March 9, 2021
A Happy Ending For Two Long Distance Patients
The stories of two Red-shouldered Hawks who came to us in January show just how far our Northern California community and your Bird Rescue Center will go—literally and figuratively— for the birds in our care.

Read on for more details....

Also below is an important update regarding the Salmonellosis outbreak in our area. The danger is still very real so please do not let up on any of the measures we have recommended to help contain the spread of this deadly bacterial infection.
Red-shouldered Hawk #48, Mendocino County
On Sunday, January 10th, we received one of our very first "long-distance" patients of 2021: A Red-shouldered Hawk (RSHA) from Elk, CA. The bird was found along Hwy 128 near the Navarro River Redwoods State Park, roughly two hours north of The Bird Rescue Center. Upon arrival, the hawk was weak, dehydrated, and dirty. We identified multiple injuries to the legs and face, including punctures, abrasions, lacerations, and extensive bruising. There was also a thick layer of road grime over most of the bird and the entire tail wasliterallybroken to bits. It was a small miracle there were no active fractures!

We started with supportive care—antibiotics, medications for pain and inflammation and four days of supplemental heat, fluid therapy, and assisted feedings. During this period, we performed thorough daily examinations, treated all the wounds, and ran diagnostics including fecal testing and bloodwork. Since the fecal testing came back positive indicating an internal parasite infection, we added anti-parasitics to the medication roster as well.
Once stable, we bathed the hawk to clean the road grime from the feathers. Our patient remained on cage rest for another full week before we began tapering off medications and slowly increasing activity. After a week and a half indoors, the hawk was clean and healed enough to start graduating from our small indoor enclosures to our largest outdoor aviary.

Over the next two and a half weeks, we made the above-mentioned housing transitions, conducted flight assessments, and scheduled time for flight conditioning.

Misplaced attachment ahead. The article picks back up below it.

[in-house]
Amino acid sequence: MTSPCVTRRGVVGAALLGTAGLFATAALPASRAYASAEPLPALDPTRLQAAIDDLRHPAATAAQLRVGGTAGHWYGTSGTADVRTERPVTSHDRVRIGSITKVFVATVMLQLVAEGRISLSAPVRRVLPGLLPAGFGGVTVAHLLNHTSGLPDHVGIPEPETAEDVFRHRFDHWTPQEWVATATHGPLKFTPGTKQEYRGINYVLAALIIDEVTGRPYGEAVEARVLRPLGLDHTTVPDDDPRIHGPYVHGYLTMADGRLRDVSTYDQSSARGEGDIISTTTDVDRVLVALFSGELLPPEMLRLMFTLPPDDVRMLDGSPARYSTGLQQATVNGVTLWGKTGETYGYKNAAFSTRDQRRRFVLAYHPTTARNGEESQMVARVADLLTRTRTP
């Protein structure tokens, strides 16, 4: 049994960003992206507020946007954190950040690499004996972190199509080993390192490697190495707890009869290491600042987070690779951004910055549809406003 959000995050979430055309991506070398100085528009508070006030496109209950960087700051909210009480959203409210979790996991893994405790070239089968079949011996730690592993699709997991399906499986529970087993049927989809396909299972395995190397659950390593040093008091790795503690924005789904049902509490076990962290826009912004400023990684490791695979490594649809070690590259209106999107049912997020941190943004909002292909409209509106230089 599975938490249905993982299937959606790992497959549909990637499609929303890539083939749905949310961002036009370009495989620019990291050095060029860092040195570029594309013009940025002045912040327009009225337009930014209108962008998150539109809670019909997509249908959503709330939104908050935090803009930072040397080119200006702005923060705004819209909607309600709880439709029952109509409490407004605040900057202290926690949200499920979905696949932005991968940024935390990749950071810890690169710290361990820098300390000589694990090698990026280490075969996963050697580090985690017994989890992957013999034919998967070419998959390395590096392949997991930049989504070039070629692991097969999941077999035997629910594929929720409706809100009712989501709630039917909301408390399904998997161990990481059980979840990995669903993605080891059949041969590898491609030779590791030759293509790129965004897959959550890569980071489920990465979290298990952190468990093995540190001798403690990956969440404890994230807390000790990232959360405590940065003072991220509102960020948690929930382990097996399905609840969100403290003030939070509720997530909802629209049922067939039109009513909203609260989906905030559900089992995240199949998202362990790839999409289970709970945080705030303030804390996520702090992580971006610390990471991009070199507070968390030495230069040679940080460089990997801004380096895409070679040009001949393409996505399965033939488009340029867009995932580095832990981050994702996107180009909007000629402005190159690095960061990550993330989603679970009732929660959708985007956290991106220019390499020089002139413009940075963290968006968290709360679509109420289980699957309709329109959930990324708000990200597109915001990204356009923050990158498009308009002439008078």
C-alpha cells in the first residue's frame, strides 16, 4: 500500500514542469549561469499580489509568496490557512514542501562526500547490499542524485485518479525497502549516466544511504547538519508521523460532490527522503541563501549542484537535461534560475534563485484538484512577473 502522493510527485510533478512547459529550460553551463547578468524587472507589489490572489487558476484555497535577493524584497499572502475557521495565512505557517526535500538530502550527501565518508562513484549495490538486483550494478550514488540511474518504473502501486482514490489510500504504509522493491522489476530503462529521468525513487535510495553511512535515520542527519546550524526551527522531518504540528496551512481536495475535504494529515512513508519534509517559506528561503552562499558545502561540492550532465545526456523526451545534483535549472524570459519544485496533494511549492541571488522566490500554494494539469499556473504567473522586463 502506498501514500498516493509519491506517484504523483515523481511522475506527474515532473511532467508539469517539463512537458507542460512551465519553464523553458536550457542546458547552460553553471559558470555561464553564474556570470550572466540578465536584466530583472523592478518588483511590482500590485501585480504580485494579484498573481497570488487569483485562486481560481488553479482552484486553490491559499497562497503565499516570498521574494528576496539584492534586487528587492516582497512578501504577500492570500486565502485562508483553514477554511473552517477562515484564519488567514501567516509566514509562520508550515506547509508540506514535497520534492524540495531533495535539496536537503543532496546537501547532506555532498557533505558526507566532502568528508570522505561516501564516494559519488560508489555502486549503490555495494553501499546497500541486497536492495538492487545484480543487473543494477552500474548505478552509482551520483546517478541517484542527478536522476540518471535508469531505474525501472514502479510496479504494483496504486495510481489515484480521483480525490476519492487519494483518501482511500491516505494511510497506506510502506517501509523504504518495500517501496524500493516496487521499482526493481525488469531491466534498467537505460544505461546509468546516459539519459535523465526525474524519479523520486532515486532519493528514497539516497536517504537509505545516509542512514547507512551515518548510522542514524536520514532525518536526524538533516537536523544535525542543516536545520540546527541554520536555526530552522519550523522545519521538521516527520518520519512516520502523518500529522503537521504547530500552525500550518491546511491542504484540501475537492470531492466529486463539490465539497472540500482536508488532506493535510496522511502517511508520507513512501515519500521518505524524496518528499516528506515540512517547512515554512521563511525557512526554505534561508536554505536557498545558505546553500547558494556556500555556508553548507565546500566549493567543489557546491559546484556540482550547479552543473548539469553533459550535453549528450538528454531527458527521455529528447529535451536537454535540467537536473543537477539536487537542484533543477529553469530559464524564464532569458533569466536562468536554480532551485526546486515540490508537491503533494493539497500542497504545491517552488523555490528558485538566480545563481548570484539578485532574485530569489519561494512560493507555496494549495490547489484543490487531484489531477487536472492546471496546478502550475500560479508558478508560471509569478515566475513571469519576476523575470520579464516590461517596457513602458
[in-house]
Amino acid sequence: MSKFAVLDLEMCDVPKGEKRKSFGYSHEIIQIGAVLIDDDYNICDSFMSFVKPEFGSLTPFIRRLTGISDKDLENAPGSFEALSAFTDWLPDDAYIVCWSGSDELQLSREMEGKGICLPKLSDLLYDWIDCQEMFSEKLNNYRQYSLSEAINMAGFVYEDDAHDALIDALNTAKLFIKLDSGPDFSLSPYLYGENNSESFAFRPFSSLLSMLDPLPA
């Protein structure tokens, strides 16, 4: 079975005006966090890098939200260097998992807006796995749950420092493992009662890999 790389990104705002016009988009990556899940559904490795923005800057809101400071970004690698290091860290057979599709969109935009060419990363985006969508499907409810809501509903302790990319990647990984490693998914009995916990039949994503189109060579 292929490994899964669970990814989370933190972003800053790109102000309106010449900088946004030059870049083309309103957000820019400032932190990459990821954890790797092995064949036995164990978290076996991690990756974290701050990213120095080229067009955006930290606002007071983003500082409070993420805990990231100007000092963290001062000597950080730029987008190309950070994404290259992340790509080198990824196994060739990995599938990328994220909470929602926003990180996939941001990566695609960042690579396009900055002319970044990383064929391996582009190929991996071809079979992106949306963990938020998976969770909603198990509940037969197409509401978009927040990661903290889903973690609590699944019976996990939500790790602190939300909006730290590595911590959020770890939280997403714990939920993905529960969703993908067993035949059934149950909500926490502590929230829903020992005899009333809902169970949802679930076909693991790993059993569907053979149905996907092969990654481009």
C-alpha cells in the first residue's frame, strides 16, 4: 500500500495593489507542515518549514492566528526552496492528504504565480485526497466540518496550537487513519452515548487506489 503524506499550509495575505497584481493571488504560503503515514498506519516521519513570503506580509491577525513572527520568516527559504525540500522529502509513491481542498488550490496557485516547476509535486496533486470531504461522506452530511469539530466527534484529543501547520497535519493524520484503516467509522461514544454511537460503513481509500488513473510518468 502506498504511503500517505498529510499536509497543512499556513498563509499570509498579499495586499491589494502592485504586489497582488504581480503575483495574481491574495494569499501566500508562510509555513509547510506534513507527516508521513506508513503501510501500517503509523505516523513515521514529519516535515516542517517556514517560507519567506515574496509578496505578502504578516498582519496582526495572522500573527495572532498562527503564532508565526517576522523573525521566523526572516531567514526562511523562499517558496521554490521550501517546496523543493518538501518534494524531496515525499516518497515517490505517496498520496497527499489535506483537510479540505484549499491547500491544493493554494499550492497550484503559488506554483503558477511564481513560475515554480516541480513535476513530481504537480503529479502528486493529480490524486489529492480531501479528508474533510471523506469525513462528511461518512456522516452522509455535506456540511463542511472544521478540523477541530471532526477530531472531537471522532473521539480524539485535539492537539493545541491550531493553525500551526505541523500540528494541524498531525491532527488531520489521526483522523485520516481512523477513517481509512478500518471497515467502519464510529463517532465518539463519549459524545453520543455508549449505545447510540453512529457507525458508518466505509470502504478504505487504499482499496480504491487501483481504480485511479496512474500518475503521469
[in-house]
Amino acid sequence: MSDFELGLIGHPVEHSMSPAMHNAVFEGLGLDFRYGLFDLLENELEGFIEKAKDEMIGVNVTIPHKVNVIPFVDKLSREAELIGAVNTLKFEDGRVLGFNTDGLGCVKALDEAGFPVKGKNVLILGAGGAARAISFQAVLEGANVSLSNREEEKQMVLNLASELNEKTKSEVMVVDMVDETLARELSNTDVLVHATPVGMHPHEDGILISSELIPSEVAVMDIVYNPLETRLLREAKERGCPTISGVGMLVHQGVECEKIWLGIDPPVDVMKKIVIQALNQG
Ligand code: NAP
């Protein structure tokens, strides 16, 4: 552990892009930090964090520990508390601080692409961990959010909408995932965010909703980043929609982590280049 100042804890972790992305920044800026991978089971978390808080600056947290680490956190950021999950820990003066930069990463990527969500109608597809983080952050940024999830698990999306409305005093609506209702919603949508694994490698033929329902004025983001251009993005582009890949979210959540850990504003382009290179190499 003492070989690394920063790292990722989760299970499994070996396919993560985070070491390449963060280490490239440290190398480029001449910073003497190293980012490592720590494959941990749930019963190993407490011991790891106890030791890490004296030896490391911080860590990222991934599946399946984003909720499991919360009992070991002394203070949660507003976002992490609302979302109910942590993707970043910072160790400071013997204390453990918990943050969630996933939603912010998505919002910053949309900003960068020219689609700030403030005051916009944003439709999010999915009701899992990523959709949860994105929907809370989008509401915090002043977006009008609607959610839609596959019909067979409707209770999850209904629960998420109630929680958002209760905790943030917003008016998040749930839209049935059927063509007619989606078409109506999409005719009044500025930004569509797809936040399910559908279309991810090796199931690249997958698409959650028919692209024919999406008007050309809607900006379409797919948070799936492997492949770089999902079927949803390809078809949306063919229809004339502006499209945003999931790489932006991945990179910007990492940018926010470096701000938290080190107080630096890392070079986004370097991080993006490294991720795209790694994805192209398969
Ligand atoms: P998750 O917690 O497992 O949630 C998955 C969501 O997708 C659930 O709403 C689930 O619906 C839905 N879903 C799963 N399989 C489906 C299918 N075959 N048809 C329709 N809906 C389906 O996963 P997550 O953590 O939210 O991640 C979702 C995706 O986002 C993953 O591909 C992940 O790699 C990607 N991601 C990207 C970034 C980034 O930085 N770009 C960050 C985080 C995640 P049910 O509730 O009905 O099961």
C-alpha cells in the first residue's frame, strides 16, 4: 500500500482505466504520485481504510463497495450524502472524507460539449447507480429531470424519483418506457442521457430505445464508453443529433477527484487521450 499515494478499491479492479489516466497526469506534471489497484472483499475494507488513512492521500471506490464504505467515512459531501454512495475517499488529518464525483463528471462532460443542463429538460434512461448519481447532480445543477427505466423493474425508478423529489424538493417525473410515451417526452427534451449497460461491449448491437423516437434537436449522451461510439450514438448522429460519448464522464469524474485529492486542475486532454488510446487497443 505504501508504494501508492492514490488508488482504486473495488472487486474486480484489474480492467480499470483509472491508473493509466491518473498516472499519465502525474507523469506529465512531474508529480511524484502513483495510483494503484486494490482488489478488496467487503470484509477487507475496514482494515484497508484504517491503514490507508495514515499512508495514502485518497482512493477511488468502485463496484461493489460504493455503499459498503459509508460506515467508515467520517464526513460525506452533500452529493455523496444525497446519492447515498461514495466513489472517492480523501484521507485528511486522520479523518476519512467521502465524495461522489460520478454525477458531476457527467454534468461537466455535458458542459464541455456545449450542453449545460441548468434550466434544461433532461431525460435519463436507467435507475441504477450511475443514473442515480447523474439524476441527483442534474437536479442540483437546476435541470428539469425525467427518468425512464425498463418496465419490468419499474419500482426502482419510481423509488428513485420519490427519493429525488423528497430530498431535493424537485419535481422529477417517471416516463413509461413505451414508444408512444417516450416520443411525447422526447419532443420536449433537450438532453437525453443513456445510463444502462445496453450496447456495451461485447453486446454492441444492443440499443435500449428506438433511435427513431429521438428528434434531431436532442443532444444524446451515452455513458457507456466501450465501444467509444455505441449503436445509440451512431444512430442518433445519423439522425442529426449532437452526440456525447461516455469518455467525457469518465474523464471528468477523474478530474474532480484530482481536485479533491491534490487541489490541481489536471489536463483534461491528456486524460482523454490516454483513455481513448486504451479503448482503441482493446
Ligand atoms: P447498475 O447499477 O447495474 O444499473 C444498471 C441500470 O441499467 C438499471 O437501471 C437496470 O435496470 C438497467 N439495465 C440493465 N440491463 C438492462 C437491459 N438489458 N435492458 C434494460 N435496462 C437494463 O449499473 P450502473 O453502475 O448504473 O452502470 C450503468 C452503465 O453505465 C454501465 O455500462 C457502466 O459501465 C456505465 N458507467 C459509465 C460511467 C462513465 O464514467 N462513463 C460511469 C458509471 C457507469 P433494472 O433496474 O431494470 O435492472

During this time it was also necessary for our hawk to re-waterproof his feathers. While bathing was essential to clean off all the grime, it also stripped away the protective oil layer. Birds produce an oil substance from their oil or preen gland (located just above their tail and hidden underneath feathers). When they preen they take that oil with their beak and spread it over their feathers making them waterproof and keeping them flexible. The oil coating also helps with insulation and protection against pests. This same oil helps birds maintain the levels of Vitamin D3 that are necessary for healthy bone density, feather production and even egg viability.

Did you know...
The act of preening and the odor of the oil birds produce is thought to be linked to the identification of potential mates. In some avian species, the strong odor of the oil from a nesting female is also thought to assist in keeping predators away and deterring parasites.
After a total of four weeks in care, this hawk was fully recovered, clean, waterproofed, and flying perfectly! We were so close, but something had to be done about that nasty tail!

While the hawk was strong and able to fly, we know that the tail is critical to maneuverability and being able to hunt. Think of it as the rudder that steers a boat. A bird may be able to fly, but if he can't accurately steer, the bird's very survival is in jeopardy.
Raptor Release Coordinator Natalie Getsinger and Clinic Supervisor Sarah Kay Brady came in bright and early on a Sunday morning to build this beautiful bird a brand-new tail. They used a process called “imping”*, where healthy donor feathers of the same species are implanted into the existing shafts of the broken feathers.

The process is painless to the bird and the new feathers will molt naturally when the time comes. The best part of imping is it enables us to release a bird right away instead of waiting in captivity for weeks or even months until a natural molt occurs.

After the tail was successfully restored, Clinic Supervisor Cynthia Crossen made the long, 5-hour round trip to return this beautiful raptor to his wild home in Mendocino County!